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University Counselors Host Open House for National Suicide Prevention Week

In efforts to make students aware of mental health resources and increase awareness, University Counseling Services held an open house.

Students sit around a table and participate in coloring activities. Photo courtesy of University Counseling Services. 

University Counseling Services recognized Suicide Prevention Awareness Week with an open house last week, which exhibited resources available for students to maintain mental well-being. Counselors revealed where the university stands on mental health and suicide awareness.

At the gathering, counseling services office spaces were adorned with purple and blue decorations on the lower level of the Harriet Tubman Quadrangle to honor the colors of the nationally recognized week. The event provided students with the opportunity to meet counseling services professionals, learn about counseling services and gain insight about the office’s work with mental health and suicide prevention on Howard’s campus.

Kratel Ruiz-Washington PsyD, LOCP, who is a staff psychologist and the Interim Outreach Director for the counseling office, said she wanted the open house event to help students become more familiar with what the office can provide. 

“Oftentimes, it’s easier to reach out to a resource if you know the face,” she said. “Exposure is very helpful.” 

Christina Barnett, Ph.D., explained how exposure can be an important tool to demystify counseling services. Barnett said that the goal of the open house is to “take away the pressure of feeling like mental health is a big, scary thing.” She acknowledged that, in many cases, students are intimidated by conversations of mental health. “But, we’re here to support,” she added.

Yvianick Saint-Vil, a junior human development major from Nyack, New York attended the open house last week to learn more about counseling services so that she could make mental health a priority this semester. 

Saint-Vil acknowledged the pressures that come with being a full-time student, especially for those who want to pursue extracurricular opportunities. Her advice to underclassmen is that “you cannot be your best self in those opportunities if you don’t take care of yourself first.”

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“A lot of the time, what puts people in that pit is believing the lie that they’re alone,” Saint-Vil said. 

Timmi Chris Pernell, a freshman English major from Newark, New Jersey, did not attend the open house event but has a connection to someone who struggled with suicidal behavior. Chris recalled an experience when a former classmate was self-harming.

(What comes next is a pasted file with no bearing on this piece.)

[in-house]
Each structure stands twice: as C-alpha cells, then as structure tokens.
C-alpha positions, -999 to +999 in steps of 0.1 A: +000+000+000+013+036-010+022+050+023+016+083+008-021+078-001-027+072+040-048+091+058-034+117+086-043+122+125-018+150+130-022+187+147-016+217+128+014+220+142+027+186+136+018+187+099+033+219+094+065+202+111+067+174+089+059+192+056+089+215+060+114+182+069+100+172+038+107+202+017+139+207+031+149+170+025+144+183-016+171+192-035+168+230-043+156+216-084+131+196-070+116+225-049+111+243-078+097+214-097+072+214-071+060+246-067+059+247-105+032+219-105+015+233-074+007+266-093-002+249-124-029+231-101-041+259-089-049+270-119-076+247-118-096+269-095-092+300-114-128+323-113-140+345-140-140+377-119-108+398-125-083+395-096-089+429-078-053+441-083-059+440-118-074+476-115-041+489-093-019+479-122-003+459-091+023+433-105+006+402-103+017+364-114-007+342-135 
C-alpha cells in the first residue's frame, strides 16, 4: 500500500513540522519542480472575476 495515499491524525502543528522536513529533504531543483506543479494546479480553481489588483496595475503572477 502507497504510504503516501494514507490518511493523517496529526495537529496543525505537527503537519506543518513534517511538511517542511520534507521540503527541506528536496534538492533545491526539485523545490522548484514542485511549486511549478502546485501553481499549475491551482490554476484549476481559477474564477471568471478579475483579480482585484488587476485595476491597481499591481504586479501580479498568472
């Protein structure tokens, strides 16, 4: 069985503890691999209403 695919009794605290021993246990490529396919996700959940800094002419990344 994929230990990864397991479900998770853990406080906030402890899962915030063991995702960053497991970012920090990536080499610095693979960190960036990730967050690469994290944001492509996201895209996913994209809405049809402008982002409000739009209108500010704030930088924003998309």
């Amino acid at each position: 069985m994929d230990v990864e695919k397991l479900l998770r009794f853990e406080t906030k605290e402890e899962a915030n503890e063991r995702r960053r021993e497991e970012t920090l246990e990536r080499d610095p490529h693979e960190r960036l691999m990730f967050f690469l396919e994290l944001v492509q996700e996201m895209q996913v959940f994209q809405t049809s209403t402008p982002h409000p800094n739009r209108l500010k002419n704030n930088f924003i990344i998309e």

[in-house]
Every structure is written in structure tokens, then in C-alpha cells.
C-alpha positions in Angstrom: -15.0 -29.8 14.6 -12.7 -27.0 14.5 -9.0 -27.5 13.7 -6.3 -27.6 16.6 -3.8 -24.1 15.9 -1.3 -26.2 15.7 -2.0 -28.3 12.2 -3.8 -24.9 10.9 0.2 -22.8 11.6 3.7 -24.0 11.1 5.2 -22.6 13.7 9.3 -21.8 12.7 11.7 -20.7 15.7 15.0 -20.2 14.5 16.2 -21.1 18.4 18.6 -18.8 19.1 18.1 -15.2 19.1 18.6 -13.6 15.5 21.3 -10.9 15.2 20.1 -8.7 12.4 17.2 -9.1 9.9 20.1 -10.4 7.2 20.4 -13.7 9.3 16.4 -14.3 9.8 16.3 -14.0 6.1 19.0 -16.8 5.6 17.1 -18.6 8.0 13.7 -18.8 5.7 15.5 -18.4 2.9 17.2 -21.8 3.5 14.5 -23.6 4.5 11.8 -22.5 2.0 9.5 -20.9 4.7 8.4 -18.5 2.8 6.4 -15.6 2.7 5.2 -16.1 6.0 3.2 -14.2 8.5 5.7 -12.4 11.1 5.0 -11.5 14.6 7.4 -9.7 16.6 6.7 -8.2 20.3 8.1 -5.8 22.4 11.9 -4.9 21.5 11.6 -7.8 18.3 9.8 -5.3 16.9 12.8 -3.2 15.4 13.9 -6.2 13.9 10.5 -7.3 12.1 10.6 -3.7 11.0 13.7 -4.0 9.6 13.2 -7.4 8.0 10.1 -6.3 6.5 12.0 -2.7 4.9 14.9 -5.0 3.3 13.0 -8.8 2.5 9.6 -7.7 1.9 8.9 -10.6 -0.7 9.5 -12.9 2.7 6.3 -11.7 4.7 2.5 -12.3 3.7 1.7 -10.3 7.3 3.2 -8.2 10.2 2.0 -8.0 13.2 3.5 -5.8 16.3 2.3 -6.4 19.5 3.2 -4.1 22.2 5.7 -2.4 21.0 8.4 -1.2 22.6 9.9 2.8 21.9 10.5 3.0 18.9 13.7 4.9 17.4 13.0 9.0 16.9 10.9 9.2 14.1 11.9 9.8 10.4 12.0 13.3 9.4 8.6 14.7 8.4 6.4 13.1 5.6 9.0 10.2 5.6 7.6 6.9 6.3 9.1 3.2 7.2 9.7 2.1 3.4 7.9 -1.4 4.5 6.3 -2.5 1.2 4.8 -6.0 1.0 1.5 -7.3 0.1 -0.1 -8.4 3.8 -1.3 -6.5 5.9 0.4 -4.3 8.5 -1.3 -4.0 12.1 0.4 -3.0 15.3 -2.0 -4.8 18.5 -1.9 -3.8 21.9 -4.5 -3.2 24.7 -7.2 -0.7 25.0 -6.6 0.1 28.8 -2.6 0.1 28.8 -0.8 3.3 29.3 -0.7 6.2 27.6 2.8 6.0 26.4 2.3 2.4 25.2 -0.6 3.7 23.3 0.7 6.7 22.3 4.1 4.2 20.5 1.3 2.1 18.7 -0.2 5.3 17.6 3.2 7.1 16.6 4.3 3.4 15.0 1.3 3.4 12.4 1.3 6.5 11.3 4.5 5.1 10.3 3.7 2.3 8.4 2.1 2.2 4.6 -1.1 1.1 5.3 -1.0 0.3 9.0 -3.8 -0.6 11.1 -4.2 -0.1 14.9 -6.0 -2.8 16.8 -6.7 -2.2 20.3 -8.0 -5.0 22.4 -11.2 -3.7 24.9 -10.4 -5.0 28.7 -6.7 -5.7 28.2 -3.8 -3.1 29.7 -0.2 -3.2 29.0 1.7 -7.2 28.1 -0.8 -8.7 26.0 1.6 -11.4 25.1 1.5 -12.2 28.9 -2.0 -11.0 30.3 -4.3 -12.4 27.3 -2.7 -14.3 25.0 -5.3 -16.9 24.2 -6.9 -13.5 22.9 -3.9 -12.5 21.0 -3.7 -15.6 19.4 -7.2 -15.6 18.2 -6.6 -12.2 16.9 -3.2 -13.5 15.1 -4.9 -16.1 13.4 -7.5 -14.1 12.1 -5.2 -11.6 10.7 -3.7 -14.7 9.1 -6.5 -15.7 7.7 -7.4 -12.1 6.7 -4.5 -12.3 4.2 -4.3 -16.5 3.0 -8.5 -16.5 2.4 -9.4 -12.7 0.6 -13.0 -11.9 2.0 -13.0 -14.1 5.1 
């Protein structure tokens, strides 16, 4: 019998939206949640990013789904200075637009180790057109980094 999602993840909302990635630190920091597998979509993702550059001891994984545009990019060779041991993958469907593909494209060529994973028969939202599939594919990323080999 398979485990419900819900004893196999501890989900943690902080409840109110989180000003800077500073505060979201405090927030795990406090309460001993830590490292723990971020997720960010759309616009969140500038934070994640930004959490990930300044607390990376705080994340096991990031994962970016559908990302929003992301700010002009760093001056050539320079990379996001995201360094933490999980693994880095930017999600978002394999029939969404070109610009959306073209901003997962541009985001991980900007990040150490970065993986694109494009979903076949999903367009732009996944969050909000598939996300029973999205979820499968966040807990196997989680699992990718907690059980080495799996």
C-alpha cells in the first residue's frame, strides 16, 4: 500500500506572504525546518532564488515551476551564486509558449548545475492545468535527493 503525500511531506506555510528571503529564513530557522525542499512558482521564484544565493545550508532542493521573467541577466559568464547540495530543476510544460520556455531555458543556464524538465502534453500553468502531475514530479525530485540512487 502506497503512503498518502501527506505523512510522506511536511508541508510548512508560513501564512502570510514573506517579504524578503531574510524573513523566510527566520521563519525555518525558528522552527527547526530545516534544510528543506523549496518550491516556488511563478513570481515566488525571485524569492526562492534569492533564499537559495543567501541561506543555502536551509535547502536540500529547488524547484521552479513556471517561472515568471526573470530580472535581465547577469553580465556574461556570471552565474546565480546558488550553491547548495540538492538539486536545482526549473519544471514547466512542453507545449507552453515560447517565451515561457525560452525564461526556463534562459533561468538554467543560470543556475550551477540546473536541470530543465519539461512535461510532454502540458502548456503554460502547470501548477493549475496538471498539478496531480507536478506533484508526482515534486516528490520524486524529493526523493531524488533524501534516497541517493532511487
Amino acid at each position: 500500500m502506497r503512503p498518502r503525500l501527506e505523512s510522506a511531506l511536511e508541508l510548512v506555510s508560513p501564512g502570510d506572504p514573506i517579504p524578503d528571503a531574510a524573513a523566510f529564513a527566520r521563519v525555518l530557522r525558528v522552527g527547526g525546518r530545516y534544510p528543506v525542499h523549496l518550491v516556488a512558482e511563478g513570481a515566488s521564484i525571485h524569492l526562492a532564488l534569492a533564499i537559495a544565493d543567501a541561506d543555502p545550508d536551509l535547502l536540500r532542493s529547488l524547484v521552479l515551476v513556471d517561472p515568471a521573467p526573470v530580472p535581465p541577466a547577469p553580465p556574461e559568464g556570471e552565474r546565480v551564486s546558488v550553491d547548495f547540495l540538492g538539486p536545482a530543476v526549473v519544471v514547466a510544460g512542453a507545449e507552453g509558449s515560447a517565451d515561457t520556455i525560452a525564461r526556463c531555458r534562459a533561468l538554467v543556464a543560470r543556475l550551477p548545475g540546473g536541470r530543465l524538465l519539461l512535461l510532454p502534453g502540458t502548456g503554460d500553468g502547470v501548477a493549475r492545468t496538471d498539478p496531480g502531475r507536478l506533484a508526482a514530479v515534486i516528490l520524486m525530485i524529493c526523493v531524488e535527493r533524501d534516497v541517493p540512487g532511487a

“I feel like people don’t understand that it literally comes out of nowhere sometimes,” Pernell said. Despite having a support system of family and friends himself, “There have been moments where I’ve really felt down about myself,” he said.

“That’s where practicing good mental hygiene comes into play. It will help you to feel better about yourself and condition yourself to, when you do feel those moments, push through,” Pernell added.

When reflecting on whether the majority of students are taking advantage of the support services provided by her and her colleagues, Dr. Ruiz-Washington pointed to a stigma surrounding mental health. 

Ruiz-Washington explained that though Howard University is historically Black, “the student body is not monolithic.” She said many students come from households where discussing topics such as mental health and suicide are taboo. 

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Jes Williams, a freshman psychology major from Chicago suggests more willingness and less judgment when it comes to talking about these topics.

“People never have honest conversations,” Williams said, “because if you talk about suicide people think that you’re going to kill yourself and you need to be hospitalized now, or you’re crazy and weird.” Which she believes, as she went on to explain, can lead to exacerbated feelings of isolation.

Despite any mental health stigma, Ruiz-Washington is optimistic about the impact her office has on Howard’s students. In the historical context of mental health, she thinks that “the trend is changing.”

Barnett agreed, adding that social media has shifted the public conscience to be more open to conversations on mental health. Barnett expressed that younger generations are intentional about “seeking help” and “unpacking” issues such as generational trauma. 

Despite some positive impacts social media might have, in late May, United States Surgeon General Dr. Vivek Murthy, issued an advisory on social media’s adverse effects on youth mental health according to the U.S. Department of Health and Human Services.

“The need is high,” said Barnett about the office’s role on campus, “and we are always in demand.”

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One specific way the office has sought to effectively meet the mental health needs of the student body is by reaching across departments on campus. Ruiz-Washington described some of the strategic crisis response methods they’ve adopted. 

“We’ve been doing faculty training,” she said, “and we’ve also created a guide to help them to know, from a layman’s point of view, what to look for if a student is in distress.” Counseling services follow extensive protocols appropriate to the situation including suicide risk assessments.

According to the American College Health Association, 29.5 percent of college students exhibited suicidal behavior last year. In the same year, more than three-quarters of students experienced moderate to severe psychological distress. 

Students who are in need of immediate help can call the 24-hour crisis line (202)-345-6709.

Copy edited by Alana Matthew

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